Physical flood protection measures, such as dikes and levees, are generally cost-effective in areas with high population and asset concentrations14. The Netherlands, being a highly populated and highly flood prone country, is the prime example of a country relying heavily on such structural measures. Most of the coastline is protected with a dike system offering protection against events that only occur once every 10,000 years. However, such protection works require immense capital investments for construction and maintenance, for which both political momentum and government budgets are often missing. In addition, research in the field of socio-hydrology has shown that increasing flood protection can give a false sense of security and may boost development in these protected flood-prone areas. However, while the resulting system may have a lower risk overall, the potential impacts of a dike-breaching event can be catastrophic15.

Recently, governments are increasingly turning to nature to manage flooding16. Such nature-based solutions include widening of natural flood plains, protecting and expanding wetlands, restoring oyster and coral reefs and investing in urban green spaces to reduce run-off. In the United States, natural wetlands have moderated damages from Hurricane Sandy by an estimated $625 million17. In the Gulf of Mexico, nature-based adaptation measures could even reduce overall risk by a stunning $50 billion, with an average benefit to cost ratio of 3.518. Meanwhile, China has started implementing the national “Sponge Cities” program in 16 pilot cities, where vast amounts of green space will be integrated into urban design to prevent surface flooding. In addition to effectively reducing flood risk, nature-based solutions can have a wide range of positive effects on ecosystem conservation, carbon storage, tourism and local employment. Implementing natural approaches often also requires the involvement of various stakeholder groups, thereby helping with awareness raising and consensus building.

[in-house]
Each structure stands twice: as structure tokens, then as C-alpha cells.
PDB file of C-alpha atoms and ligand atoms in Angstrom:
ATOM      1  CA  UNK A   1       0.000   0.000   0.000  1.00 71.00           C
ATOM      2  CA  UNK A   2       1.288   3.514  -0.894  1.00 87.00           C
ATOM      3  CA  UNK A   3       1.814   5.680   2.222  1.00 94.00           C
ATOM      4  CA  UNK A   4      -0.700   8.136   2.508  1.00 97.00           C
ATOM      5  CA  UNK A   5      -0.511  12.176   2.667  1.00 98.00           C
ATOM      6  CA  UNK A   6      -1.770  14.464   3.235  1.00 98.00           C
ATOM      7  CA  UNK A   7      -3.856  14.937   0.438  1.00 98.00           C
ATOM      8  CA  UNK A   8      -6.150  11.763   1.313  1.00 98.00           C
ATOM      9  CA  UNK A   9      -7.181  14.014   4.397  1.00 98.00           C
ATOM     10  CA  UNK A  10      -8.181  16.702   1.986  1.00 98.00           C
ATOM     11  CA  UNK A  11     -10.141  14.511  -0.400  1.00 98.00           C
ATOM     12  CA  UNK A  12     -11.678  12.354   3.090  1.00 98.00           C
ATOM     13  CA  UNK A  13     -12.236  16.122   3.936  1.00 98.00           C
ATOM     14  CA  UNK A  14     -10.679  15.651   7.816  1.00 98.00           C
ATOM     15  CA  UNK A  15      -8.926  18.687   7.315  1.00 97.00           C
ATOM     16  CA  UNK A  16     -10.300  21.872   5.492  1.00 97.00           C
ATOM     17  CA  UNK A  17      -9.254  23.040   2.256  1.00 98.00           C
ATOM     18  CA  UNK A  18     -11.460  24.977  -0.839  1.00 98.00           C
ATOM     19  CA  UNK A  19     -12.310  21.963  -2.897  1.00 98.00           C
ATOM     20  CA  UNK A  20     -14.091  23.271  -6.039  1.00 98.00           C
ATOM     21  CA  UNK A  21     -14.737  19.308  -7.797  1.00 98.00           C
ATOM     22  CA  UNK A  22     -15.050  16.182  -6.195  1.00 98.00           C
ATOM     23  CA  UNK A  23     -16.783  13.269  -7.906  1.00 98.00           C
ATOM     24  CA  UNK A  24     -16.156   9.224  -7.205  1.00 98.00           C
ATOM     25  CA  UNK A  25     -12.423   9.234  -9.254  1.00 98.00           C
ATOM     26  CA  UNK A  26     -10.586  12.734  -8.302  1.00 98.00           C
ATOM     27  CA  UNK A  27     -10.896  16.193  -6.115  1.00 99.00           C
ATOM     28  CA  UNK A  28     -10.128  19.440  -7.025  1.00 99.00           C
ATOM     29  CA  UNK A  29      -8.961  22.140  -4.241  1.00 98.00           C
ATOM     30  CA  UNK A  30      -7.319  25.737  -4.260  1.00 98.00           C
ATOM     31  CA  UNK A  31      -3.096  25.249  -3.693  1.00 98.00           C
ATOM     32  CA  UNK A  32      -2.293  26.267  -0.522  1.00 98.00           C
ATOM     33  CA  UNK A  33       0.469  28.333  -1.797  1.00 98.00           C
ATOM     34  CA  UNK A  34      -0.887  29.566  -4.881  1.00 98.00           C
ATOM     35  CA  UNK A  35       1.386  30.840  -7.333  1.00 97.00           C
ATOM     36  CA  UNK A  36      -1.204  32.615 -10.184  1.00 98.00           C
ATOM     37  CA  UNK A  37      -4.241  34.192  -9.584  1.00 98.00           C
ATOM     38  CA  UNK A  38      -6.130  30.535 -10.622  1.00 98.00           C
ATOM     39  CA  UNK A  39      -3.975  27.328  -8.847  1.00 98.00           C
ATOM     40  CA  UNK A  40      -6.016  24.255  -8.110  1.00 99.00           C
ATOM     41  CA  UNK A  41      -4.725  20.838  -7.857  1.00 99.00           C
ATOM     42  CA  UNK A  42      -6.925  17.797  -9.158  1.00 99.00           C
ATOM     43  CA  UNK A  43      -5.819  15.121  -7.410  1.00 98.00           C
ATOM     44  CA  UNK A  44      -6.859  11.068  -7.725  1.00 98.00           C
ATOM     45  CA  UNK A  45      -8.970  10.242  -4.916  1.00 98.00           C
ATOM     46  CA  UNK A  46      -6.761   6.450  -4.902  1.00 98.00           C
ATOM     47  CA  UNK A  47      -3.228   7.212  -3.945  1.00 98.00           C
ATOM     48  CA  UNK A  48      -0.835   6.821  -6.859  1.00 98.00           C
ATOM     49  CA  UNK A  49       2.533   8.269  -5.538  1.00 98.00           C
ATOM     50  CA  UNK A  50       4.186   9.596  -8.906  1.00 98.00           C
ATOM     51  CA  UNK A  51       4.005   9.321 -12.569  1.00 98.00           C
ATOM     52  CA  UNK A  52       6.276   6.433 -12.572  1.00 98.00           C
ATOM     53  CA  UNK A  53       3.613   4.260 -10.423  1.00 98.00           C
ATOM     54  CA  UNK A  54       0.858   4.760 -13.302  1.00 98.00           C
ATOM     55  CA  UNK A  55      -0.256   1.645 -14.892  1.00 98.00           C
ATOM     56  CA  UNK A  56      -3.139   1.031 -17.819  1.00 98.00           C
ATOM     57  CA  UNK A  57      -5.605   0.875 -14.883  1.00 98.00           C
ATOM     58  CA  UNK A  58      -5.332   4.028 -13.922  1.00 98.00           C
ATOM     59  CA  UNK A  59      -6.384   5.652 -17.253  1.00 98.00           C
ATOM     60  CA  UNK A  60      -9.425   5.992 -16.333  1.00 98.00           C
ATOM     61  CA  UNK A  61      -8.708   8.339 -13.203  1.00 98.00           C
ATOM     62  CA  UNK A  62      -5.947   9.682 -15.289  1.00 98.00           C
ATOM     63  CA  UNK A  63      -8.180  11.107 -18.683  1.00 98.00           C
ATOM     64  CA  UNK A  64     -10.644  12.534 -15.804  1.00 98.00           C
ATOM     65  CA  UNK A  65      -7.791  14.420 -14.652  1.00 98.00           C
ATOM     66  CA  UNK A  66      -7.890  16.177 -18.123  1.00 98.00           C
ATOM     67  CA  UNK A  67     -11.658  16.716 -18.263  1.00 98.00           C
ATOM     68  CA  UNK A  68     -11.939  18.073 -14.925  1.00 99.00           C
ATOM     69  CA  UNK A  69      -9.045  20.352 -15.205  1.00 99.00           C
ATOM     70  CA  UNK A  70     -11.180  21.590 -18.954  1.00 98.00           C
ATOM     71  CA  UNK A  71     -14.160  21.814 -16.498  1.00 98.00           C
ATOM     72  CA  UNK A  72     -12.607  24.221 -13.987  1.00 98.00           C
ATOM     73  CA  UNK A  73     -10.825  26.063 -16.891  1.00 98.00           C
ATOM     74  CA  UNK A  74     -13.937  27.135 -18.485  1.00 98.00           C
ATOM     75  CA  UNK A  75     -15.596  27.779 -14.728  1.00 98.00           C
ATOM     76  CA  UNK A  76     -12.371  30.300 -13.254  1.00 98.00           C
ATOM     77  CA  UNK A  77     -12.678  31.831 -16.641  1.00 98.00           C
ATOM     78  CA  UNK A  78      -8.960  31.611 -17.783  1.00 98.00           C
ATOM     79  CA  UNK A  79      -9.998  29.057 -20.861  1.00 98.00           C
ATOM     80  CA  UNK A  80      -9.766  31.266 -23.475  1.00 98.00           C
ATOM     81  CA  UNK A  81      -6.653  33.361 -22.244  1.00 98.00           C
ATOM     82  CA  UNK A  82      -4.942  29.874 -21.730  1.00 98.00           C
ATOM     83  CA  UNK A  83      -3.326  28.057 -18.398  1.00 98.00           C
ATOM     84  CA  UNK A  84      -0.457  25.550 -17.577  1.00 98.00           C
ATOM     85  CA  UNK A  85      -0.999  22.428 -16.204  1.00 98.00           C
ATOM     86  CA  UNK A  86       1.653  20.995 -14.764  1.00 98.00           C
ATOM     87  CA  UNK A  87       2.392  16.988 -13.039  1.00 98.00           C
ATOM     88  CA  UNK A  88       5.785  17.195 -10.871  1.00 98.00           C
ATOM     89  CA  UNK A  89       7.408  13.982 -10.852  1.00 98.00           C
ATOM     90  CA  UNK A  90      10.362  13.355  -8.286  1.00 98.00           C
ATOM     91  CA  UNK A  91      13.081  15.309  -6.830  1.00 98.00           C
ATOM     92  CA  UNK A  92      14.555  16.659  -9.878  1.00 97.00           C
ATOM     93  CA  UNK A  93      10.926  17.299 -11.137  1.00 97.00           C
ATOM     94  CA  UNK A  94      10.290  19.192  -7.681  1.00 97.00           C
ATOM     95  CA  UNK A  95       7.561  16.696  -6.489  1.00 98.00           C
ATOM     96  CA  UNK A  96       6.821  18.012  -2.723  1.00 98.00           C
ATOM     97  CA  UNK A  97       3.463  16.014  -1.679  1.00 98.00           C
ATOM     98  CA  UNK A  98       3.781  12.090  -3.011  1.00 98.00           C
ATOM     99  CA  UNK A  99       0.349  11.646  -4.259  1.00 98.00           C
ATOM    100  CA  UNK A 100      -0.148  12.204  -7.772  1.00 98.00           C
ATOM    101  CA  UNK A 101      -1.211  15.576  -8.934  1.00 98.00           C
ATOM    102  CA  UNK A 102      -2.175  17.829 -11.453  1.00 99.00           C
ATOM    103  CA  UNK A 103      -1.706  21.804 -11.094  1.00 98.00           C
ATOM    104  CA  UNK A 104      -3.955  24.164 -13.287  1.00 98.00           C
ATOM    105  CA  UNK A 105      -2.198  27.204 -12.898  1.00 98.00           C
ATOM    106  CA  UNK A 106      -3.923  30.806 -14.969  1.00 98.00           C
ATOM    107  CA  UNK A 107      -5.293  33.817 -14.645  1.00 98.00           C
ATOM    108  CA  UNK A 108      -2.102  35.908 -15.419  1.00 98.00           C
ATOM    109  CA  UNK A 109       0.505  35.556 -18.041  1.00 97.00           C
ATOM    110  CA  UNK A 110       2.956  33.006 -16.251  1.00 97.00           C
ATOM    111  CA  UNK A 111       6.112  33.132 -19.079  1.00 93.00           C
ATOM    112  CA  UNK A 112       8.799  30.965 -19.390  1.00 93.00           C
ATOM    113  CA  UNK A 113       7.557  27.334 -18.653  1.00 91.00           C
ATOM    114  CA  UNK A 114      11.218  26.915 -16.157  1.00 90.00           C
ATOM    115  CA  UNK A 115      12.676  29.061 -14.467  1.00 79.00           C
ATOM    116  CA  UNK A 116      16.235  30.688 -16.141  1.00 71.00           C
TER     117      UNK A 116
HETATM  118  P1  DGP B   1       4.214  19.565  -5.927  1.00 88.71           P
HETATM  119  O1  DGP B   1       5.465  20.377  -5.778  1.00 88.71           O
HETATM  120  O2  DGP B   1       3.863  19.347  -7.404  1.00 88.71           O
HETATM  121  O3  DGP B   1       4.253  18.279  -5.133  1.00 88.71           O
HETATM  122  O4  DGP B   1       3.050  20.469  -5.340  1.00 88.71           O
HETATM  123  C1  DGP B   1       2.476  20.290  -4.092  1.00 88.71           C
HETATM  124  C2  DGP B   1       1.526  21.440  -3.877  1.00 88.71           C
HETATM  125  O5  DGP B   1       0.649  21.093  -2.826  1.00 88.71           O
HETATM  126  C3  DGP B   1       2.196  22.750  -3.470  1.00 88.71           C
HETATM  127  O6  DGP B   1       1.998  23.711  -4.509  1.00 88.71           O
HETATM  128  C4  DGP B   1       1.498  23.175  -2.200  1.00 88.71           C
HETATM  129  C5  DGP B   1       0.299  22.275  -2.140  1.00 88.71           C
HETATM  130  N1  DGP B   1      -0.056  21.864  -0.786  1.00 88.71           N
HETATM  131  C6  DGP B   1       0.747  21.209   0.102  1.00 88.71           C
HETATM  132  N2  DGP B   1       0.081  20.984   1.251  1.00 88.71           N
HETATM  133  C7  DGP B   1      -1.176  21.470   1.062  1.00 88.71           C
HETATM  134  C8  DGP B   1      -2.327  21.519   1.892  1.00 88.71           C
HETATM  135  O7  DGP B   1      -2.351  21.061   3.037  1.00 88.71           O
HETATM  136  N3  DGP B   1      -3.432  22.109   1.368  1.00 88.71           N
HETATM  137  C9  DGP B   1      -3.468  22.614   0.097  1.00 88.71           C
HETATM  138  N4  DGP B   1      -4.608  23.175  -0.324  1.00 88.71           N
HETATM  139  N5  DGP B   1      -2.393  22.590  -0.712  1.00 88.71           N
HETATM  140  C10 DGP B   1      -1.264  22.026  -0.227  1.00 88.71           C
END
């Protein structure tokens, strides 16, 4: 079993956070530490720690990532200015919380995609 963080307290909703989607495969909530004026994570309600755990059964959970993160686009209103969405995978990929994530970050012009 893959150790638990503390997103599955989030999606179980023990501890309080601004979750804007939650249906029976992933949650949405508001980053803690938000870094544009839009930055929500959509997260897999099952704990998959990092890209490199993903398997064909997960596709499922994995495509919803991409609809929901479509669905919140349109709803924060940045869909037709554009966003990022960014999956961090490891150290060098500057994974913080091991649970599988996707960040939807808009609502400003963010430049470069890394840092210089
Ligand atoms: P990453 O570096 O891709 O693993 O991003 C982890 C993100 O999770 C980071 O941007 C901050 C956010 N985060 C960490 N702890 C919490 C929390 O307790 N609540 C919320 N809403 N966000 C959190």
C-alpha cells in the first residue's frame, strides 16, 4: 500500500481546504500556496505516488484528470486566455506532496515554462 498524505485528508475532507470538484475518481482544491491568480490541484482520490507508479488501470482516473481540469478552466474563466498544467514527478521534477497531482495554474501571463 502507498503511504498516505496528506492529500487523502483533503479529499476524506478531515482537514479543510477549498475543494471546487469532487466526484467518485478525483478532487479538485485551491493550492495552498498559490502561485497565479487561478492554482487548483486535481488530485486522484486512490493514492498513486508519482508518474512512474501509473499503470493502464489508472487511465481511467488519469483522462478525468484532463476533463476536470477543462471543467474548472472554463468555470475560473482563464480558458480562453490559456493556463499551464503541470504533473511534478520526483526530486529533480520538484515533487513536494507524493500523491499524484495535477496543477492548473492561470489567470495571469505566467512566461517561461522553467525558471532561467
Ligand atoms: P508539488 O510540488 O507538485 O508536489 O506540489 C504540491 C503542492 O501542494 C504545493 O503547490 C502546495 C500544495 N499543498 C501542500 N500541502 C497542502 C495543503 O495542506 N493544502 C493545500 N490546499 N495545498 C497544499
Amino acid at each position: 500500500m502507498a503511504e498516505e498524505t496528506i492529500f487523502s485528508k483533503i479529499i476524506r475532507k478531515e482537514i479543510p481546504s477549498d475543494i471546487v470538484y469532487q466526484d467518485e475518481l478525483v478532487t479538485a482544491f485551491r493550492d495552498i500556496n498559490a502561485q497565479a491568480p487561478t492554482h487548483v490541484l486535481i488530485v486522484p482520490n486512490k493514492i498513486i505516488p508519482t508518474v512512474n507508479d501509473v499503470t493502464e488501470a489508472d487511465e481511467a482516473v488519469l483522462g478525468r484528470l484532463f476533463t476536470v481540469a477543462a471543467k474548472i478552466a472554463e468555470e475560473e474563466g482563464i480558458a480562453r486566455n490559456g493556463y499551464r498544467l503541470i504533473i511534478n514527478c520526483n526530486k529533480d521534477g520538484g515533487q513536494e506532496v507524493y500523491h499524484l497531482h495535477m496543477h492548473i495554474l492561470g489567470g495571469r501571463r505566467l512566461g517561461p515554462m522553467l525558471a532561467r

Yet, in spite of the multiple benefits of nature-based solutions, flood control remains heavily dependent on ‘gray’ infrastructure interventions. The relatively slow uptake of nature-based solutions demonstrates the current lack of understanding regarding feasible protection levels, appropriate maintenance and monitoring schemes, and available flexible funding mechanisms for such approaches19. In many cases, combining green and gray infrastructure measures into so-called ‘hybrid’ solutions have the best potential to safeguard the security provided by infrastructure while providing the benefits of natural approaches (Fig. 1). Careful analyses should be conducted to evaluate the range of available options and design flood management schemes that combine natural, infrastructural and policy instruments in the most effective way20.

Fig. 1
figure 1

Hybrid flooding solutions. By reducing wave run-up, a hybrid solution that combines mangrove conservation with a levee can reduce construction and maintenance costs while offering the same protection level. Figure reproduced from ref. 20

Financing the residual risk

Whereas adaptation has ensured that normalized losses as a percentage of GDP are stable, or even declining in some regions, the absolute financial loss levels are still on the rise. Financing the repair of and recovery from flood damages has therefore become a rising challenge. Uninsured losses and the lack of financial means for flood recovery and response may impact peoples’ well-being, the country’s budget and the overall economy. The construction of risk financing strategies determines the short-term and long-term financial burden of floods on individuals and companies. If effectively designed, risk transfer mechanisms such as insurance products can even incentivize active risk reduction by policy holders.